Robert E. Montgomery II was in Korea to rebuild and preserve, not to search and destroy, in the waning days of the Korean War.

That was probably for the best, his wife, Marguerite, wryly observed, given his reactions to what little shooting he saw.

The Army Corps of Engineers specialist second class was aboard a train chugging to Pusan in late July 1953 when it was attacked by "what were probably the last remaining guerrillas" still marauding in that area, Montgomery said. He and his fellow new arrivals promptly stuck their heads out the train windows to see what was happening, Marguerite said. Not something anyone facing enemy fire should do, she noted.

The troop train's attackers were quickly dispatched by other forces in the vicinity.

Upon arrival in Pusan, Bob Montgomery and other members of the 2nd Engineering Group were walking along the city's streets when sirens went off, traffic scattered and everyone went running for cover, except for one GI.

"I had no idea what was going on," said the Highland resident. "It was an air attack. And here I was just standing there. That was the end of my excitement."

The three-year war concluded days later with an armistice on July 27, splitting the nation into communist North Korea and democratic South.

The son of an appliance repairman, Montgomery was born in Washington, Ind., spent his freshman year at Bosse High in Evansville, but graduated from Springfield High in Illinois. He had a year of college at what is now the University of Evansville, studying engineering before enlisting.

Montgomery, who had hoped to join the Navy's Seabees, but there were no openings, spent much of his 18 months in war-torn Korea helping map out plans for rebuilding roads and bridges as well as warehouses and temporary structures for storage from his draftsman's table.

The peacetime duty never put him in any danger (other than from ROK troops guarding the base's perimeter who were known to shoot first and ask questions like "who goes there?" later, he said).

Consquently, the young soldier so far from home became an accidental tourist. A novice photographer, Montgomery has the customary shots of Army buddies and exterior shots on-base and off.

But it is the collection of photos of the countryside, of such clarity it looks as though it was shot yesterday rather than 60 years ago, that attests to his abilities as a photo historian. What he captured through his lenses is a rich visual record of a less-mechanized, near-feudal society that still existed in postwar Korea before the South's emergence as an industrial leader.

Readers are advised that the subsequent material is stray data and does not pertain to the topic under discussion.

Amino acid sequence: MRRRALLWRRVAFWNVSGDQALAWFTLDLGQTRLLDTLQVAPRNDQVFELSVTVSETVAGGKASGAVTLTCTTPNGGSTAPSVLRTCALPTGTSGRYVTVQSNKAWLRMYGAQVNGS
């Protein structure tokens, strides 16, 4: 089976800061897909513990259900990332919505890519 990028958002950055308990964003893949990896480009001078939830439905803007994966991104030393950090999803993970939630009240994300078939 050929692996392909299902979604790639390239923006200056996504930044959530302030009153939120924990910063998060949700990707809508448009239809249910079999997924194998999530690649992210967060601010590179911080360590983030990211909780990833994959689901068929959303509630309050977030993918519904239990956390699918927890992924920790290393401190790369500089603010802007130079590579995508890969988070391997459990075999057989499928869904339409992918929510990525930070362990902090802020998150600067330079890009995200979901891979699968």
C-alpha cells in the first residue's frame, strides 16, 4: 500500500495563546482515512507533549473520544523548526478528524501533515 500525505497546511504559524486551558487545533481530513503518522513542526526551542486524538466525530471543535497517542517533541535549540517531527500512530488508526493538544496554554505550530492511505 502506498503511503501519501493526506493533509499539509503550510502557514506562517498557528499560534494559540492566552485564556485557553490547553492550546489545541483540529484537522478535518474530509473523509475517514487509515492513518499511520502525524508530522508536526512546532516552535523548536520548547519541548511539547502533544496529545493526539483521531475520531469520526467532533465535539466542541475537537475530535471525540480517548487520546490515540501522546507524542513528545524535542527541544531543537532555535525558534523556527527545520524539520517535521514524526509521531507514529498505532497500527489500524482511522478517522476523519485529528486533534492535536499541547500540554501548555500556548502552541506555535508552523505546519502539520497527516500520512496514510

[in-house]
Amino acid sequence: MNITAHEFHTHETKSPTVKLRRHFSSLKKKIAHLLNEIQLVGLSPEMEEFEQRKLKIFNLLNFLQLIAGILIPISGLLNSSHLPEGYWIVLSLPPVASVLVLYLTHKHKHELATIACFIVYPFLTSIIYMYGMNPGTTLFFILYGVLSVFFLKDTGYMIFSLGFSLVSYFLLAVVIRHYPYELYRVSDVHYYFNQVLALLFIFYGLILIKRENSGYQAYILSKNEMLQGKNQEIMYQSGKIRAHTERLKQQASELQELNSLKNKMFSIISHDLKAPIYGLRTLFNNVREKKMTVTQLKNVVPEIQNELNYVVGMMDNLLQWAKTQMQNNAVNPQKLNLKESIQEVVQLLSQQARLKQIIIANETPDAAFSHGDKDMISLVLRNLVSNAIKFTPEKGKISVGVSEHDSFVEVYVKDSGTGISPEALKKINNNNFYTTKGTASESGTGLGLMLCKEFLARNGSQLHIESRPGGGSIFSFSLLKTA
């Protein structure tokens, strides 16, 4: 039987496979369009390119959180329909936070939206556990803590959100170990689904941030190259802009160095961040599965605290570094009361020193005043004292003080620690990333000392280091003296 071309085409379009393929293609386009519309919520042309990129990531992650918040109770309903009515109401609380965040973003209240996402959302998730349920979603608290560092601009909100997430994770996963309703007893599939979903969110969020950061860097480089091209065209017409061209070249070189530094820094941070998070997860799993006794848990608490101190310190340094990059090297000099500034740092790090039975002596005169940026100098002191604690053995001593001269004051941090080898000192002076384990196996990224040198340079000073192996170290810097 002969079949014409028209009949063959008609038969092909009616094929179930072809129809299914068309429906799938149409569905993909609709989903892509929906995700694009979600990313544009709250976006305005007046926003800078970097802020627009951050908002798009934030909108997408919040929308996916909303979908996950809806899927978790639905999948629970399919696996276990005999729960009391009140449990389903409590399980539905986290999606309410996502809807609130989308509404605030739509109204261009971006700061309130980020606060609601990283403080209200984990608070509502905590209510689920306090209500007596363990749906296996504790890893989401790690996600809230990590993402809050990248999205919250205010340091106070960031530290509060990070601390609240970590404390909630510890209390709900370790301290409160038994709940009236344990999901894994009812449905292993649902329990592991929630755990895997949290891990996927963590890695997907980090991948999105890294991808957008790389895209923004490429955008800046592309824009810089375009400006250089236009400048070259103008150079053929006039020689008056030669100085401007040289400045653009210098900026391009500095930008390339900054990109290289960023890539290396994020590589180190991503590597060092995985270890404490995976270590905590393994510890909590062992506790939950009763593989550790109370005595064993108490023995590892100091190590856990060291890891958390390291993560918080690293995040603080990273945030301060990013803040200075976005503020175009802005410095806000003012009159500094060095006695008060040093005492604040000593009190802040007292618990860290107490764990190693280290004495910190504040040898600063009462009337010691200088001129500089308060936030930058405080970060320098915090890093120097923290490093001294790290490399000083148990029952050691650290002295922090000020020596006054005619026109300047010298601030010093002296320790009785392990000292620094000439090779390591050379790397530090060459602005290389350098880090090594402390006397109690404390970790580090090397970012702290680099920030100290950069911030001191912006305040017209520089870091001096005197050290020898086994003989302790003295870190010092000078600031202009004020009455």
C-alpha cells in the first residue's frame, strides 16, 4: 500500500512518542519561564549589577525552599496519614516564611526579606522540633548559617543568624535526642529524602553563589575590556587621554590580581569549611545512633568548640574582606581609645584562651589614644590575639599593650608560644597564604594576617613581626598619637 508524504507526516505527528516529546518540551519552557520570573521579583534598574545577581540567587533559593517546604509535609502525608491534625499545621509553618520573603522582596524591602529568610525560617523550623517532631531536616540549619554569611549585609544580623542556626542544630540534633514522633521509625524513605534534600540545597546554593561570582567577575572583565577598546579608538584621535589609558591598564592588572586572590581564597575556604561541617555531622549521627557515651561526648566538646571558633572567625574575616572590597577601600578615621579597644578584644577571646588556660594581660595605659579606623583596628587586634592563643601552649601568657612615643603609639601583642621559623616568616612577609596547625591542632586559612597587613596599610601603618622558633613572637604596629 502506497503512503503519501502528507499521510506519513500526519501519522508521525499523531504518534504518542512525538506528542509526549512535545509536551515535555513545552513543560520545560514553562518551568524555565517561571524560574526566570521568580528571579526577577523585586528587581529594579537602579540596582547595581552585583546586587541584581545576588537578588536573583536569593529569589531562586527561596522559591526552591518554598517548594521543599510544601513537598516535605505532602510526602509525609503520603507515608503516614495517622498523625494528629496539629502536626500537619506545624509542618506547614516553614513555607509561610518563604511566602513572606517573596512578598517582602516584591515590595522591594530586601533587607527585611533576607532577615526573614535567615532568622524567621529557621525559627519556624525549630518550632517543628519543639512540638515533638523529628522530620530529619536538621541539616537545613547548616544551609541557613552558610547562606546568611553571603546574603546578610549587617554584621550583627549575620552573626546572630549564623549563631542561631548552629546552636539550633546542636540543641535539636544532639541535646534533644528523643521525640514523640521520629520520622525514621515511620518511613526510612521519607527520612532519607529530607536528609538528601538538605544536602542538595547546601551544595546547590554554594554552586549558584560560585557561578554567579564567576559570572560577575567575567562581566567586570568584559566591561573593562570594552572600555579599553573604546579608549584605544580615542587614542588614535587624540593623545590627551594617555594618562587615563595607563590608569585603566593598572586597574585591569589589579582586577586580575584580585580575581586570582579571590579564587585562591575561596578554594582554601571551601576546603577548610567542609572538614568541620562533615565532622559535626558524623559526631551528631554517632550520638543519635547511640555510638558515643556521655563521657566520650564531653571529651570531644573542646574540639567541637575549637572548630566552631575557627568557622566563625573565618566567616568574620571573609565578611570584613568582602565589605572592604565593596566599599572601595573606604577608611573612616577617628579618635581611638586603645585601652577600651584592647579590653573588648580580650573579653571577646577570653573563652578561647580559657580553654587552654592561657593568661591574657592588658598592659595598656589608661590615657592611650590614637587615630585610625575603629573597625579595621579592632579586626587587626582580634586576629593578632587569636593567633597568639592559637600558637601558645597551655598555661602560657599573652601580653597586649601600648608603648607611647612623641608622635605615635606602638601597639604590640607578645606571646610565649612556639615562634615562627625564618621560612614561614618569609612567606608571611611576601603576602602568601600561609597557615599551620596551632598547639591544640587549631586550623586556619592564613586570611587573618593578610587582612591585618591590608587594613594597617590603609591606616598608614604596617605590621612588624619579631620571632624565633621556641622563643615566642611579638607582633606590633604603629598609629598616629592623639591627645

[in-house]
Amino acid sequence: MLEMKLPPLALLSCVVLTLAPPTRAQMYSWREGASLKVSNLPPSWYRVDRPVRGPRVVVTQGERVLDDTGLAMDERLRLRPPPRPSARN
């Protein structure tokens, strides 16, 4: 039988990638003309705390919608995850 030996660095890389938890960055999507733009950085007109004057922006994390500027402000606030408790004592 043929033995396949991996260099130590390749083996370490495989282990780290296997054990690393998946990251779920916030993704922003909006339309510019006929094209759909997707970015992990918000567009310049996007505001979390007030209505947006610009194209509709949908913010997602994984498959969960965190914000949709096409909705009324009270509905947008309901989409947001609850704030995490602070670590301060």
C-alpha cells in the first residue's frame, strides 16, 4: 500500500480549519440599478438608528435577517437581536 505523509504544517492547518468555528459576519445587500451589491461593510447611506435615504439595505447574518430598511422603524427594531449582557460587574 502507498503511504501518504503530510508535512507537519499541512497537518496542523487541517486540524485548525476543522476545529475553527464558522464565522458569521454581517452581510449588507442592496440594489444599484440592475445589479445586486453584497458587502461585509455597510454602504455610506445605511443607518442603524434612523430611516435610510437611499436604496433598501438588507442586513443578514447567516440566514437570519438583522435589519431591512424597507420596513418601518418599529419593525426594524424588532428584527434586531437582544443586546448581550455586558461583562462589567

Most Korean cities were surrounded by ancient walls that were severely damaged in the war, Montgomery said. His photos of those historical structures reveal the beauty of ornately constructed pagoda-style gates with small inlaid hand-painted tiles. Some of the structures fortunately had withstood the ravages of war as well as time.

He chronicled the life of farmers in their rice paddies. Several are seen shoeing an ox. Another pedals a large grist mill-style wheel, lifting salt water into a canal where it can dry, leaving salt crystals to be gathered.

Montgomery's shot from atop the 1,000 steps on the outskirts of Seoul looks down on one of the few large white Christian crosses he saw in Asia. The contrast between the modern city of Seoul with its stylish stadium and university and the mud huts where people lived on its fringes was striking, Montgomery said.

He saw mothers trudging through sewage in the streets, toting children on their backs.

It was an adventure that was more perilous in arriving (in addition to the train attack, his storm-tossed ship was listing 36 degrees at one point — 38 degrees being a capsizing point, he was told), than in the actual stay.

"It (the experience) provided me with an opportunity to grow up," said Montgomery, who used a bachelor of science in business administration degree in a variety of subsequent jobs.

As for photography? Times were tough financially at one point, and all his camera equipment was sold.